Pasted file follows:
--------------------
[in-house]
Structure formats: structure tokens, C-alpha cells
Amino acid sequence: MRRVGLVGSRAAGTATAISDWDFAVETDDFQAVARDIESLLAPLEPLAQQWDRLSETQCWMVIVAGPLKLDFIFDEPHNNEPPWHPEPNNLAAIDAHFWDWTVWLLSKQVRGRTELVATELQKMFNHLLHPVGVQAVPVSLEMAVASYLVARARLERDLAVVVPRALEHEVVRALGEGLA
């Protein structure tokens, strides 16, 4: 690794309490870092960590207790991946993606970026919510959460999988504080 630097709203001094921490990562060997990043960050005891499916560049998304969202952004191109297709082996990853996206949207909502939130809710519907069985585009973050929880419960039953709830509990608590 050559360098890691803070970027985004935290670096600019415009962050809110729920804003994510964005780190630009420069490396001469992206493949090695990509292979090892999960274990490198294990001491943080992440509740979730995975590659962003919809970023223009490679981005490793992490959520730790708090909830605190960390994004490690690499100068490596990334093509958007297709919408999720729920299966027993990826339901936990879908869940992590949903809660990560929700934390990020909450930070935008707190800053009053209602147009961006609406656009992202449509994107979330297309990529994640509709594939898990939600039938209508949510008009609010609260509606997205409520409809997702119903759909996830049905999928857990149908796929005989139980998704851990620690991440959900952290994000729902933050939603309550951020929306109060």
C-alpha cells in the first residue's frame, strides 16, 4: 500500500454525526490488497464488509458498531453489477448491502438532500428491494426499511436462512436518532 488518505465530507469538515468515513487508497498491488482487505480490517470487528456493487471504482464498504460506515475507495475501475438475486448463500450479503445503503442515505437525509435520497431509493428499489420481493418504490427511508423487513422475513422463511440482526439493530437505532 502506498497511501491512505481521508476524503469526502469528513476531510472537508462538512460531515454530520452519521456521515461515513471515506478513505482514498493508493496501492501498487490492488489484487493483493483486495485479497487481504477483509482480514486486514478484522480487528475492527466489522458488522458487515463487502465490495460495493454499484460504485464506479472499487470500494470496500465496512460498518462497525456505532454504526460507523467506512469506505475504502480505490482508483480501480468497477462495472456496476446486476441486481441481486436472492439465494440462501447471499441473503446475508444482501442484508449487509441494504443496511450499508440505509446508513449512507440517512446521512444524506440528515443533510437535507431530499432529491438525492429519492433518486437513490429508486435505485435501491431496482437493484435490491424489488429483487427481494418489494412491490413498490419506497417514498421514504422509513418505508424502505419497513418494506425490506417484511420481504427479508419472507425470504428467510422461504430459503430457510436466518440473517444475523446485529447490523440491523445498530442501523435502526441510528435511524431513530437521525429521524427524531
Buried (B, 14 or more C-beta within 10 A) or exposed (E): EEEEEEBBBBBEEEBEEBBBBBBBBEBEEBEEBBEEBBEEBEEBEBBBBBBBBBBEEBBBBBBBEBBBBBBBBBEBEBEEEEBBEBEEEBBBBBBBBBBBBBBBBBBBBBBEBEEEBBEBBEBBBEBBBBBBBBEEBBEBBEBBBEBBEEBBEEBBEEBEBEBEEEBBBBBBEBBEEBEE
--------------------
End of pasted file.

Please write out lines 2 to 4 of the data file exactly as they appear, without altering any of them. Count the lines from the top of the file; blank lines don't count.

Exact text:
Structure formats: structure tokens, C-alpha cells
Amino acid sequence: MRRVGLVGSRAAGTATAISDWDFAVETDDFQAVARDIESLLAPLEPLAQQWDRLSETQCWMVIVAGPLKLDFIFDEPHNNEPPWHPEPNNLAAIDAHFWDWTVWLLSKQVRGRTELVATELQKMFNHLLHPVGVQAVPVSLEMAVASYLVARARLERDLAVVVPRALEHEVVRALGEGLA
């Protein structure tokens, strides 16, 4: 690794309490870092960590207790991946993606970026919510959460999988504080 630097709203001094921490990562060997990043960050005891499916560049998304969202952004191109297709082996990853996206949207909502939130809710519907069985585009973050929880419960039953709830509990608590 050559360098890691803070970027985004935290670096600019415009962050809110729920804003994510964005780190630009420069490396001469992206493949090695990509292979090892999960274990490198294990001491943080992440509740979730995975590659962003919809970023223009490679981005490793992490959520730790708090909830605190960390994004490690690499100068490596990334093509958007297709919408999720729920299966027993990826339901936990879908869940992590949903809660990560929700934390990020909450930070935008707190800053009053209602147009961006609406656009992202449509994107979330297309990529994640509709594939898990939600039938209508949510008009609010609260509606997205409520409809997702119903759909996830049905999928857990149908796929005989139980998704851990620690991440959900952290994000729902933050939603309550951020929306109060």